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'Obviously there have been conversations' - Stuart Lancaster on Owen Farrell

Stuart Lancaster has signalled his intent on capturing the services of England fly-half Owen Farrell (photos via Getty Images)

Stuart Lancaster has confirmed Racing 92 are interested in recruiting Owen Farrell from Saracens but insists a deal has yet to be agreed.


Lancaster watched his Top 14 leaders lose 29-25 to Bath in a pulsating Investec Champions Cup clash at the Recreation Ground that was billed as the west country club’s biggest game for nine years.

Farrell, the England captain who is to miss the Six Nations in order to prioritise his mental well-being, has been in talks with Racing over a possible move next season that would make him ineligible for international selection.

The 32-year-old was given his Test debut by Lancaster in 2012 when the Cumbrian was England coach and the new Racing director of rugby is keen on taking him to Paris.

“Racing are often linked with key players and I’m lucky my relationships with players from England and Ireland are all part of that, but we’ll see,” Lancaster said.

“He would be a great signing, who wouldn’t want a player like Owen Farrell? We’ll see how it plays out. No deal has been done, there is no confirmation of anything for next year.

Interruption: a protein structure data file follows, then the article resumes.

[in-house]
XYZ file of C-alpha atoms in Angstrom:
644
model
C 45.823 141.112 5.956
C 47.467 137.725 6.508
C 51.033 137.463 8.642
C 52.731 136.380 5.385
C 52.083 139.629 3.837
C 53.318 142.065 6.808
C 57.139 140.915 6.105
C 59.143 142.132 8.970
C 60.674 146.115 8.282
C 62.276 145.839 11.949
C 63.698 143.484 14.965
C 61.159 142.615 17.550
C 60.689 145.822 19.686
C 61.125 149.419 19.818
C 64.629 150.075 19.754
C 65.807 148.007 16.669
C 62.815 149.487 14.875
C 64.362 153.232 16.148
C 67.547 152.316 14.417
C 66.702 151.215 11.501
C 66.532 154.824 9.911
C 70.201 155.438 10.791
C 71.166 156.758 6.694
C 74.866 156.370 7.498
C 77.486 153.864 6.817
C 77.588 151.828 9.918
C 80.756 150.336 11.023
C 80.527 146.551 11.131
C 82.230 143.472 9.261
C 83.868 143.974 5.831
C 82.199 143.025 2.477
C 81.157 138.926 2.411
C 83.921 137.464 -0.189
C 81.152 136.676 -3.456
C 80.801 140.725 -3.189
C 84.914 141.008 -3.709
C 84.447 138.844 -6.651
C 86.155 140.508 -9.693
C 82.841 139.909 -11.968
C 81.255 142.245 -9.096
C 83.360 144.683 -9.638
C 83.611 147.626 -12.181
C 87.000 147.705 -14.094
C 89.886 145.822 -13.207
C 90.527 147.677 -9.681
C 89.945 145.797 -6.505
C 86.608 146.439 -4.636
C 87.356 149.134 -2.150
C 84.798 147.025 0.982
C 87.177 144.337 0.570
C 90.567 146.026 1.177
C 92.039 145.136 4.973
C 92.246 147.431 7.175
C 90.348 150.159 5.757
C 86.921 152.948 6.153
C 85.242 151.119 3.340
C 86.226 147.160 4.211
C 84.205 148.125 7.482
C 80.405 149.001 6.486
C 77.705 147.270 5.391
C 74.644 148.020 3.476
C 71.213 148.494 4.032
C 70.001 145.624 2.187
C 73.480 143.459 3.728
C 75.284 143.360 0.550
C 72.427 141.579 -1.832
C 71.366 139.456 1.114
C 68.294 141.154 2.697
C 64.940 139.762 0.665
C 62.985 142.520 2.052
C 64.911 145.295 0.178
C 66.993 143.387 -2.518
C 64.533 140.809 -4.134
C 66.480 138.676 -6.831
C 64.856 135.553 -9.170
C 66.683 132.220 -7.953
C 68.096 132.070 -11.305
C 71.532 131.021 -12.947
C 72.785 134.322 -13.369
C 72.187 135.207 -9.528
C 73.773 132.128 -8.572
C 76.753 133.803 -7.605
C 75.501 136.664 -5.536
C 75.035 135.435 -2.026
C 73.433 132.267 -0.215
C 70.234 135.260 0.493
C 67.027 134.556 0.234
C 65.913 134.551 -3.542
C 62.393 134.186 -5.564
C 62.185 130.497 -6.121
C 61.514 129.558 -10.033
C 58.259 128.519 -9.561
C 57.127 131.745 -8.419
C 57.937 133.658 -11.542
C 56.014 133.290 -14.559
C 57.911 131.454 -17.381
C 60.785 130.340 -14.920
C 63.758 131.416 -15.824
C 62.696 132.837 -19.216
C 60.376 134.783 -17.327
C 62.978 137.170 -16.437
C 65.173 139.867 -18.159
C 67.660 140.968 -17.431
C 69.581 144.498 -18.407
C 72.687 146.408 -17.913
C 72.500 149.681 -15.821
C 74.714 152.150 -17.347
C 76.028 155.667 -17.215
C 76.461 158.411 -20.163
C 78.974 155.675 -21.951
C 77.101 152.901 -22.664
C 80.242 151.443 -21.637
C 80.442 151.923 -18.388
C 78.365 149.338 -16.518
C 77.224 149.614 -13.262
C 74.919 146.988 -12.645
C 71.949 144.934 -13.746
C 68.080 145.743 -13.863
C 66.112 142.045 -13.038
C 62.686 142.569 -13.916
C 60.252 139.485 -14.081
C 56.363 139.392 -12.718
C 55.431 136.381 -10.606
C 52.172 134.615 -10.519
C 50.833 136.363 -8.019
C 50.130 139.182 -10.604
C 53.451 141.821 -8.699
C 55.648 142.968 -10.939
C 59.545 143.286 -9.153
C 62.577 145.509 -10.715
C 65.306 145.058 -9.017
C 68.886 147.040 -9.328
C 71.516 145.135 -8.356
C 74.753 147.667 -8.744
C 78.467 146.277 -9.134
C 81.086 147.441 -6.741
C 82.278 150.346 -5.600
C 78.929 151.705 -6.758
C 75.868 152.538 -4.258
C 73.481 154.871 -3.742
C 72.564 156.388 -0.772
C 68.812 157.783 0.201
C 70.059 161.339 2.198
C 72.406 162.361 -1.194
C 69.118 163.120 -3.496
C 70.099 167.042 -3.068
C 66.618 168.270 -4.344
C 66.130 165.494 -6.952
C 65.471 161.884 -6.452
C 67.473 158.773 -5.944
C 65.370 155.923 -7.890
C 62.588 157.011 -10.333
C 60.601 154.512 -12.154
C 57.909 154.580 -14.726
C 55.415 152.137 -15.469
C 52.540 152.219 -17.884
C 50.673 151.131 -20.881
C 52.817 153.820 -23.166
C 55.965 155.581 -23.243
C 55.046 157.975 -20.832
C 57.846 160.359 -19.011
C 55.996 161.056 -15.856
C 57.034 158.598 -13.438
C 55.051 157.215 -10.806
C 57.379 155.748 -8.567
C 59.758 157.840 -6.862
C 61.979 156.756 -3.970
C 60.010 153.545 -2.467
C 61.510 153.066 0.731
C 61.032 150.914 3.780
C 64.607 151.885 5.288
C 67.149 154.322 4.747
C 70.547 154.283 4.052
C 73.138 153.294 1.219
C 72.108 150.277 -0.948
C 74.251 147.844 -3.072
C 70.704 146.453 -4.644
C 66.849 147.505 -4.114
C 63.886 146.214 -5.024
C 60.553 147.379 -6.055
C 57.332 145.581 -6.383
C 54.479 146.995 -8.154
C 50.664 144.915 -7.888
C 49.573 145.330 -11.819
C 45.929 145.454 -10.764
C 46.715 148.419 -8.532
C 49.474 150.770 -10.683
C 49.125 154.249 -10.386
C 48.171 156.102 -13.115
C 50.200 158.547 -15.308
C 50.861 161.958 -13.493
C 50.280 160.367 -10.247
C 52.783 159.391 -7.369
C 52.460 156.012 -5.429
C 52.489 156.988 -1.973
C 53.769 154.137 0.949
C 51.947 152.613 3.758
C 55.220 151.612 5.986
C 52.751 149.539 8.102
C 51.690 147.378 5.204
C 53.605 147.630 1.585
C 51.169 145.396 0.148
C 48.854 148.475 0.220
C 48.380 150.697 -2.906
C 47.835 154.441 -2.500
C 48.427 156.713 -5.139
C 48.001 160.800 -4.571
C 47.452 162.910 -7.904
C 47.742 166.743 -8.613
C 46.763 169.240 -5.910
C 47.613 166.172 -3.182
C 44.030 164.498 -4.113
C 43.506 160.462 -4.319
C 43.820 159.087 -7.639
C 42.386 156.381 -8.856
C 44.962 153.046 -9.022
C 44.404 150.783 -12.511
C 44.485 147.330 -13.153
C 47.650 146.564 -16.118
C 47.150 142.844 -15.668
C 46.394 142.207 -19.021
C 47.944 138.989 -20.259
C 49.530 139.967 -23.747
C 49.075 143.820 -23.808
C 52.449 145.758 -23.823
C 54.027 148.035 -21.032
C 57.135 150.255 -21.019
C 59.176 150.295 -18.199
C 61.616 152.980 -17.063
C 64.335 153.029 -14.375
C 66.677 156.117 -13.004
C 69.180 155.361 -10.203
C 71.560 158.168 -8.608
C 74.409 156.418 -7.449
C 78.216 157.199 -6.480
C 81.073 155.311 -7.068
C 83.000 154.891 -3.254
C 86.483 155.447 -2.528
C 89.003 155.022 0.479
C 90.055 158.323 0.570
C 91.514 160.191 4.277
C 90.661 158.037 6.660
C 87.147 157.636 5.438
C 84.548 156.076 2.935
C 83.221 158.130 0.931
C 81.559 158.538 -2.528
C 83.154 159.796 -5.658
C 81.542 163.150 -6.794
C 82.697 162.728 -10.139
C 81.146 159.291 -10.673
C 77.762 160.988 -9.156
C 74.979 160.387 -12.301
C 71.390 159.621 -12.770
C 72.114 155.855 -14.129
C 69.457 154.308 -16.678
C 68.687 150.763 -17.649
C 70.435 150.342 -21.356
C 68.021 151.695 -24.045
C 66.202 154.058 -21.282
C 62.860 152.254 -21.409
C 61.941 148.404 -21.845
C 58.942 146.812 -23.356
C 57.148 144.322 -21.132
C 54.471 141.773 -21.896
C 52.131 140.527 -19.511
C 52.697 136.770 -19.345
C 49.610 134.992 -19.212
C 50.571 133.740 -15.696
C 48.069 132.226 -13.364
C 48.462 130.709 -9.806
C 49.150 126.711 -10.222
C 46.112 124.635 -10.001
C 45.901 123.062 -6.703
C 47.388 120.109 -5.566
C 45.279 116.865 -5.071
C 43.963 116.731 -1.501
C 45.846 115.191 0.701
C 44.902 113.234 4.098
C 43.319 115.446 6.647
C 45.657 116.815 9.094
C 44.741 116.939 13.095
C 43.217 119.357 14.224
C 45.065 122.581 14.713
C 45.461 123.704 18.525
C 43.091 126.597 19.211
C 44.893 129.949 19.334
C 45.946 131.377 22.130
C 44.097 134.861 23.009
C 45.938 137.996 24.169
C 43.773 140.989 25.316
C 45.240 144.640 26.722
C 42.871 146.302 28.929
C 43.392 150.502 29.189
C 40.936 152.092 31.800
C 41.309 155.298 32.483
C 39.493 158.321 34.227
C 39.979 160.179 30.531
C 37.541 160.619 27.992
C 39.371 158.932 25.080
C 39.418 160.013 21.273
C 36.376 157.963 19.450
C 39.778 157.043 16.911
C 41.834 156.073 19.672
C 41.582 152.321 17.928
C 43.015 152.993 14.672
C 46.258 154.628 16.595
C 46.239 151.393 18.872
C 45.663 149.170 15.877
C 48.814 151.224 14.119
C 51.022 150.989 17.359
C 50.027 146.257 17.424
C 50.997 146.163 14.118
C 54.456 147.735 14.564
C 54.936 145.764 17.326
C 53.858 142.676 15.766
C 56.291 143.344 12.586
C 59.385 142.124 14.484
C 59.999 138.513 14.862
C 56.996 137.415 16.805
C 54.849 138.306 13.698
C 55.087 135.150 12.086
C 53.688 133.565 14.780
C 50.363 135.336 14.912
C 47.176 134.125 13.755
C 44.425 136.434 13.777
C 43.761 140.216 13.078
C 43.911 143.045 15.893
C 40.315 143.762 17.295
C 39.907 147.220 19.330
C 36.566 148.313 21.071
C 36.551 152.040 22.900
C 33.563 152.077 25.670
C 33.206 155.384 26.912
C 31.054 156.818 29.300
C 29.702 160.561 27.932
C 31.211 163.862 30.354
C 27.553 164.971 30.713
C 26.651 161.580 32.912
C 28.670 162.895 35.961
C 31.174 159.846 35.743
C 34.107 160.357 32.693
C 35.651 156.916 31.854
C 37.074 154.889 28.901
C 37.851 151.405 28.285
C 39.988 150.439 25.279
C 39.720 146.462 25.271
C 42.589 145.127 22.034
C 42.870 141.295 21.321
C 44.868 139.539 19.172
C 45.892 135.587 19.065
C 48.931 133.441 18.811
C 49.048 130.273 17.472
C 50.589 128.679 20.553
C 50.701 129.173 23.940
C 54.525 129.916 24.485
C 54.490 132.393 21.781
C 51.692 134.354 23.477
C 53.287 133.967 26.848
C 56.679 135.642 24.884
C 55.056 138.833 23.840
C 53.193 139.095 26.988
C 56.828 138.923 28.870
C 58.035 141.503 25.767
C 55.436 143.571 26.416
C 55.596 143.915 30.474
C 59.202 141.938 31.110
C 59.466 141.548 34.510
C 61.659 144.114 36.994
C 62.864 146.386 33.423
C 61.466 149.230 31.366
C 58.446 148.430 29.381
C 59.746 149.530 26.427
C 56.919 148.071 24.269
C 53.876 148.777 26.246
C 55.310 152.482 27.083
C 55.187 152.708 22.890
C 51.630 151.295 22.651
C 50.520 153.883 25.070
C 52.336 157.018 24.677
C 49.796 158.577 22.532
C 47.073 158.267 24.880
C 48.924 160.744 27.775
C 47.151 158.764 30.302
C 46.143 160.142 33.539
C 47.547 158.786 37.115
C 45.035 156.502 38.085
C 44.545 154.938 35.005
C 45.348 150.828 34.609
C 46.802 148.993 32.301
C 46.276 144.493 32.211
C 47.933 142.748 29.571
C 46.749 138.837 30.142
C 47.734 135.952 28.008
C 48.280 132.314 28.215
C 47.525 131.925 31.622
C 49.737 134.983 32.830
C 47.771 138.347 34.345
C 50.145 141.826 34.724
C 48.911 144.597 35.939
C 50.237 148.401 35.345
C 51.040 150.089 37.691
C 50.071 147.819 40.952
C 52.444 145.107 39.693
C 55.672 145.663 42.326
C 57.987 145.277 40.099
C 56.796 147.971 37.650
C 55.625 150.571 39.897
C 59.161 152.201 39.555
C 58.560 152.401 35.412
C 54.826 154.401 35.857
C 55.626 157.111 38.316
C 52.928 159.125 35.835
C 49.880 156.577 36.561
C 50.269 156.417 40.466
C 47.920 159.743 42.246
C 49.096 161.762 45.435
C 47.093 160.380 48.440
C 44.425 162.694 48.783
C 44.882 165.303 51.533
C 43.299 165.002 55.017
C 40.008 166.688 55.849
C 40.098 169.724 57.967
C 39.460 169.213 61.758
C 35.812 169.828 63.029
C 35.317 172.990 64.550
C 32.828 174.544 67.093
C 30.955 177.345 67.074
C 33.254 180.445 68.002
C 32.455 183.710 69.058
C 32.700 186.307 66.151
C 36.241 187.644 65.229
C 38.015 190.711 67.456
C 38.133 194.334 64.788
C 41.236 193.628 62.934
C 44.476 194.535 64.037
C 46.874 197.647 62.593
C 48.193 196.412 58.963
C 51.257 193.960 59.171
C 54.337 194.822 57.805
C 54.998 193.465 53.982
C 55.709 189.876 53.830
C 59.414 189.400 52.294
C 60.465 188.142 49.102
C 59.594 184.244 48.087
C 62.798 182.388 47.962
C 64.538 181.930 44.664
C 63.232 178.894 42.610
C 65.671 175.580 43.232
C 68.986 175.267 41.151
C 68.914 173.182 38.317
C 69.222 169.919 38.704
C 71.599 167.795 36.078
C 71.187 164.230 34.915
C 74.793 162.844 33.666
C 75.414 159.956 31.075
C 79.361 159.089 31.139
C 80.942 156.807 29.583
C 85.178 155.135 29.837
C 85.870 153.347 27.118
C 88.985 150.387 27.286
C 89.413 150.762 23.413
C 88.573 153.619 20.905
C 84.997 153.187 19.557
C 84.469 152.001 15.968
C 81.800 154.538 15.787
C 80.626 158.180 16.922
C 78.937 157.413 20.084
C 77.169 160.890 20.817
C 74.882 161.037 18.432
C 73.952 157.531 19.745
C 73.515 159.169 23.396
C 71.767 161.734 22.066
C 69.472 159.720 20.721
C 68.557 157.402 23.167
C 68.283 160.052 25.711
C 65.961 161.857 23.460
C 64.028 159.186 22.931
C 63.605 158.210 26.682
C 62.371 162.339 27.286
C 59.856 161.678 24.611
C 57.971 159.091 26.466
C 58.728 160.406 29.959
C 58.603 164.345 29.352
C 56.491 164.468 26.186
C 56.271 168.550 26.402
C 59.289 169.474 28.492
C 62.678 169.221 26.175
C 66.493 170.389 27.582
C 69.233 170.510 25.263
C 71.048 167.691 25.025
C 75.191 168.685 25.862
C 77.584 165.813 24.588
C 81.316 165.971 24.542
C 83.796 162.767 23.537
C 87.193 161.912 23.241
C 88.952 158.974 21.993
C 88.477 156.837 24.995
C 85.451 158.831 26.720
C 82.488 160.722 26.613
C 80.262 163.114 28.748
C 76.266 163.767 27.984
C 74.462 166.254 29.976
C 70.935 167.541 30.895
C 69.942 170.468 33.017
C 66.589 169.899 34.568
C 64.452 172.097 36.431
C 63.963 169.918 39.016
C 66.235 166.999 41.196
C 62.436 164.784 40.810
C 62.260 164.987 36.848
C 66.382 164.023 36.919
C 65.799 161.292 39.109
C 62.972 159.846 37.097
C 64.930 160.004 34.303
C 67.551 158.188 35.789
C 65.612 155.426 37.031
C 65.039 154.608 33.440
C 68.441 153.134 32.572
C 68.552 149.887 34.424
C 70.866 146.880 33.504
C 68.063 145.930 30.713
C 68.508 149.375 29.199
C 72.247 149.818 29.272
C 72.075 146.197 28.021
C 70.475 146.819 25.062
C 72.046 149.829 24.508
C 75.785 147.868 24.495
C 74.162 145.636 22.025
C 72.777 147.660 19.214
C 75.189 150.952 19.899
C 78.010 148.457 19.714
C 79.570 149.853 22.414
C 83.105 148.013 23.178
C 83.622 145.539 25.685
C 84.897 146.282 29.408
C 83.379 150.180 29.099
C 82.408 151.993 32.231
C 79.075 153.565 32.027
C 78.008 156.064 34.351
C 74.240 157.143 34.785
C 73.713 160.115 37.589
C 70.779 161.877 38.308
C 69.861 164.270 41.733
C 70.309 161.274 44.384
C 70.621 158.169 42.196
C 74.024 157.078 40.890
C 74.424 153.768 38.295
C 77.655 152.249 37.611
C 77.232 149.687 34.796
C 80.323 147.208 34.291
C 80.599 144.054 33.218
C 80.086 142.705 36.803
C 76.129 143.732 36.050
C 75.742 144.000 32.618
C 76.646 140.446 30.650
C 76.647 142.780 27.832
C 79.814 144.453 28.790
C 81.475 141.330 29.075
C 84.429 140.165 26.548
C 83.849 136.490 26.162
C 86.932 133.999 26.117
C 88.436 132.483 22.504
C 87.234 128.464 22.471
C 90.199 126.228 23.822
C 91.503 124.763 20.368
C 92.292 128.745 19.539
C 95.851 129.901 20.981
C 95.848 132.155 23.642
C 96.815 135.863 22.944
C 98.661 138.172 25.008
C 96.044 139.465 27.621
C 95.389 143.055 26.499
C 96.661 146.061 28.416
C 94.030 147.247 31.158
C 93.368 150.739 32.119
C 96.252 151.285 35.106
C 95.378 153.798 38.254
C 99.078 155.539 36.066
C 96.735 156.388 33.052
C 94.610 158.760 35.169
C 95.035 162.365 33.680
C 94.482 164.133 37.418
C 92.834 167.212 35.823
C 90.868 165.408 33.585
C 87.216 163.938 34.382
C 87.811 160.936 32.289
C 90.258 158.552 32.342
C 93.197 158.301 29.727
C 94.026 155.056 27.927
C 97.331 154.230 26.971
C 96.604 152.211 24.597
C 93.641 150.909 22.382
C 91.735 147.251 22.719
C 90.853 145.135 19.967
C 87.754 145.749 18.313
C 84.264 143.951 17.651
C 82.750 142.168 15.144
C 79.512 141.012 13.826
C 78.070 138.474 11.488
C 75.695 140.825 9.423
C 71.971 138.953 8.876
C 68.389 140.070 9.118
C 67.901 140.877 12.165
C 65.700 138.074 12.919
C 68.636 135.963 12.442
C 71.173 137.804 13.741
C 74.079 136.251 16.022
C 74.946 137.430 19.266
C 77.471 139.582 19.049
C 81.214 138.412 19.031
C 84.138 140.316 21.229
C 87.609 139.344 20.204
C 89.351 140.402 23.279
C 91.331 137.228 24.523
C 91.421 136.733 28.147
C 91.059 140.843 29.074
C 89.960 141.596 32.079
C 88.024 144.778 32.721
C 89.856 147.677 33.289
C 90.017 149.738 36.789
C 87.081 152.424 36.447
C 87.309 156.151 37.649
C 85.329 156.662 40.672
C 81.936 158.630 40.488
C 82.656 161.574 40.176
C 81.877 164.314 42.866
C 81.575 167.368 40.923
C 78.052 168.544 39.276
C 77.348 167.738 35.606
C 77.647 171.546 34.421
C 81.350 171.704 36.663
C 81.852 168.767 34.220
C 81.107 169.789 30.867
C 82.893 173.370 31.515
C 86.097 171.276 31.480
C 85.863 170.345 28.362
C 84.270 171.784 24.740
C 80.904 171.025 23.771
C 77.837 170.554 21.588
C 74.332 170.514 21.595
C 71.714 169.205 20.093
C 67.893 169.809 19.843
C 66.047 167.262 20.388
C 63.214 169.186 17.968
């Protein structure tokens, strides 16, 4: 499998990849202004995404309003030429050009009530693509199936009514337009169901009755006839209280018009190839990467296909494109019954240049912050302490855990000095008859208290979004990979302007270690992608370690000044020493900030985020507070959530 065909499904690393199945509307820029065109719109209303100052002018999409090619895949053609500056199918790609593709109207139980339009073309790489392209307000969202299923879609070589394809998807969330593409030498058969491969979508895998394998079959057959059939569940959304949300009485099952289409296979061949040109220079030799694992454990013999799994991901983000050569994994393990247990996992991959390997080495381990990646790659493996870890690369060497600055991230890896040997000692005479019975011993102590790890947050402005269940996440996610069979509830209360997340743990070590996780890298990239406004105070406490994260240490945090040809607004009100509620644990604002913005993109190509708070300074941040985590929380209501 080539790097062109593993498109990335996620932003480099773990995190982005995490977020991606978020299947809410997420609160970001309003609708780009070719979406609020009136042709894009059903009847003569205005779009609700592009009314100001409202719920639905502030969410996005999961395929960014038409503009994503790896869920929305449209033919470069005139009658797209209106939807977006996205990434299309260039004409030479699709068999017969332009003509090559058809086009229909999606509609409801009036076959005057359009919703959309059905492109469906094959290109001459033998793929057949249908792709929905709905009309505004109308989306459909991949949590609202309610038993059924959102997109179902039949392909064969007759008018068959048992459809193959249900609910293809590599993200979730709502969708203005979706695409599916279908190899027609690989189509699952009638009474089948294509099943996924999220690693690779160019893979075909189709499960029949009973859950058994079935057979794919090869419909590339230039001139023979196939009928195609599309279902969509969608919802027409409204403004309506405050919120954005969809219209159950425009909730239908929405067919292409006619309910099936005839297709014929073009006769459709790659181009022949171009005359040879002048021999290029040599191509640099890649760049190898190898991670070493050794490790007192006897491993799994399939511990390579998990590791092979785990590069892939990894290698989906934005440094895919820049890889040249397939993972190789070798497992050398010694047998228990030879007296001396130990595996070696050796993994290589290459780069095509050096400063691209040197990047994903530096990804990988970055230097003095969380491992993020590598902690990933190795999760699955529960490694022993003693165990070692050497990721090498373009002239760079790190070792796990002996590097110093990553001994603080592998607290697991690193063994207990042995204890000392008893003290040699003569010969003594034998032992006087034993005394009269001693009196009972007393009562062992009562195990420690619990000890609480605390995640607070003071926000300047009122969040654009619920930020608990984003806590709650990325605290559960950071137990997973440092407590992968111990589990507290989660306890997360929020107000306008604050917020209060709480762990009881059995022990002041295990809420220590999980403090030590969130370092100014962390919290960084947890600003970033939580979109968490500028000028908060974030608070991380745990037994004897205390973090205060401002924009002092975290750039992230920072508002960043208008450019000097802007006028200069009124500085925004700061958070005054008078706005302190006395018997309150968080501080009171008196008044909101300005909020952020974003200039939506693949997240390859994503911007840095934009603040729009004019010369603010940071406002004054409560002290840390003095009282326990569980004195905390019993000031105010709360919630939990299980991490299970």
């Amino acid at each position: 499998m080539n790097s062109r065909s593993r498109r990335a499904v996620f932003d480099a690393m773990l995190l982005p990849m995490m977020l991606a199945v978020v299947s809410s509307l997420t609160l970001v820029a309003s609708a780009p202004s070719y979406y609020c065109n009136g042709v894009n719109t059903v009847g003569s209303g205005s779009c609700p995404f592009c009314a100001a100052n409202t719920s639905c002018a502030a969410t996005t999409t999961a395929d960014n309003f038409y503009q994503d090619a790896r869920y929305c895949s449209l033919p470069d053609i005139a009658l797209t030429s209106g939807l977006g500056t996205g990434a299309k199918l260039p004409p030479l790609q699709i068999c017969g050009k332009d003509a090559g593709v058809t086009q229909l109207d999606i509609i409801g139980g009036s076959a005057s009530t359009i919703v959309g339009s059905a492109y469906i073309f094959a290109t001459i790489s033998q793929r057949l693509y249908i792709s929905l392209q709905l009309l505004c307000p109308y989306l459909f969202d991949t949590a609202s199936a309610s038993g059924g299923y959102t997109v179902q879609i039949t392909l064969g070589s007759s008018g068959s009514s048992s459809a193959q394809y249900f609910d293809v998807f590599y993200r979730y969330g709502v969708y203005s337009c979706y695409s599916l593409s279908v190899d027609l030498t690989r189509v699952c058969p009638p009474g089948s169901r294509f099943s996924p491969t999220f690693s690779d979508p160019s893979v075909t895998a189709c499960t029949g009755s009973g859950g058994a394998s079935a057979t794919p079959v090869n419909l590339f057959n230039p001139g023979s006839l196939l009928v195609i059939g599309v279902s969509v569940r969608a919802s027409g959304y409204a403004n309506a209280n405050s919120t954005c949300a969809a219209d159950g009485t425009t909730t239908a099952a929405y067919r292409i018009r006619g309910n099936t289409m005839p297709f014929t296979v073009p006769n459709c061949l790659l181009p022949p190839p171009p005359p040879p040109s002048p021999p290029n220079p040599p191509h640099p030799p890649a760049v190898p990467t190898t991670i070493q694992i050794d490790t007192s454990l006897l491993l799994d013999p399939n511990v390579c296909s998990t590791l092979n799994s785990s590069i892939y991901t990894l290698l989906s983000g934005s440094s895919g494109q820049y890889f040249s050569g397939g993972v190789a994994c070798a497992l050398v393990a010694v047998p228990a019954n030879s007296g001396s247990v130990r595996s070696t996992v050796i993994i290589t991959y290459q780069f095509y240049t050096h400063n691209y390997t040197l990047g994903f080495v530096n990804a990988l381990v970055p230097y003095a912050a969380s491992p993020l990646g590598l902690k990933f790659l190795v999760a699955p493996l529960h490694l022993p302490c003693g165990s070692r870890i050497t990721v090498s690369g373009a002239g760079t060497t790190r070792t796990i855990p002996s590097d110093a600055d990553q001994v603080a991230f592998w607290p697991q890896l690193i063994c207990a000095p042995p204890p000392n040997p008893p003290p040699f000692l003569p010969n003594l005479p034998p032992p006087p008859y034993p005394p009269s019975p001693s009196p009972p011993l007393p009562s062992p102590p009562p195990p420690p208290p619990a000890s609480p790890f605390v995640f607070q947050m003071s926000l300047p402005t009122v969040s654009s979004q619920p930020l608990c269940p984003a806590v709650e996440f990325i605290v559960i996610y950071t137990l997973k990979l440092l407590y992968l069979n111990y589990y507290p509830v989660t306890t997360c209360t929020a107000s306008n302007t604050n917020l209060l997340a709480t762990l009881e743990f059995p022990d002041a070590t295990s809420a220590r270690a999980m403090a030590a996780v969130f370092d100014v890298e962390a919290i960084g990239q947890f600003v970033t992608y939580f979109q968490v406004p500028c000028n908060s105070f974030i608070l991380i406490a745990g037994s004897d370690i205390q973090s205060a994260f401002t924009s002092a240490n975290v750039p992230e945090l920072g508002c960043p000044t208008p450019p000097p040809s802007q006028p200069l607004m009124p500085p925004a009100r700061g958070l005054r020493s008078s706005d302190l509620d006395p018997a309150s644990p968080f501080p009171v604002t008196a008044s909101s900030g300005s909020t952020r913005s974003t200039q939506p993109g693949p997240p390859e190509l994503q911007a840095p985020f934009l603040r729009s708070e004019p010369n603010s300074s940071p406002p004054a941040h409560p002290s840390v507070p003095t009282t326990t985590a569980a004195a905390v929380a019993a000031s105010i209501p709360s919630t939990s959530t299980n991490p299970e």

“I have signed for four years and what I’m trying to do is build a team that can win this year and a team that’s going to be really competitive over the next couple of years as well.


“Obviously there have been conversations. It’ll be me (who has the final say on signings).”

Bath celebrated one of their greatest wins in Europe and an important test of their revival under Johann van Graan by registering a bonus-point victory against star-studded Racing.


They were forced to come back from a 22-8 deficit to remain on course for a home tie in the round of 16, with Alfie Barbeary, Joe Cokanasiga and Will Muir scoring the crucial tries.

Barbeary was outstanding and even at 23-years-old the number eight was the key figure in a win that was only marred by two yellow cards, resulting in his dismissal with six minutes left.

His dangerous tackle on Max Spring and shoulder-led carry into Nolann Le Garrec will result in a disciplinary hearing this week, but Van Graan is confident the England prospect will avoid a ban.


“When I signed Alfie I said, ‘You can become the premier ball carrier in European rugby’. He carried exceptionally well against Racing,” Van Graan said.

“In terms of his turnover just before half-time and his ball carrying, he kept fighting. He is a special player. He is a big personality in our team. We are working on his fitness.

“Neither of the two incidents were on purpose. That’s rugby and I felt the referee dealt with that pretty well.

“Alfie was gutted when he came off, but hopefully he can play next weekend because it’s two yellow cards and you look at both incidents individually.”



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Jon 1 hours ago
Ireland and South Africa share the same player development dilemma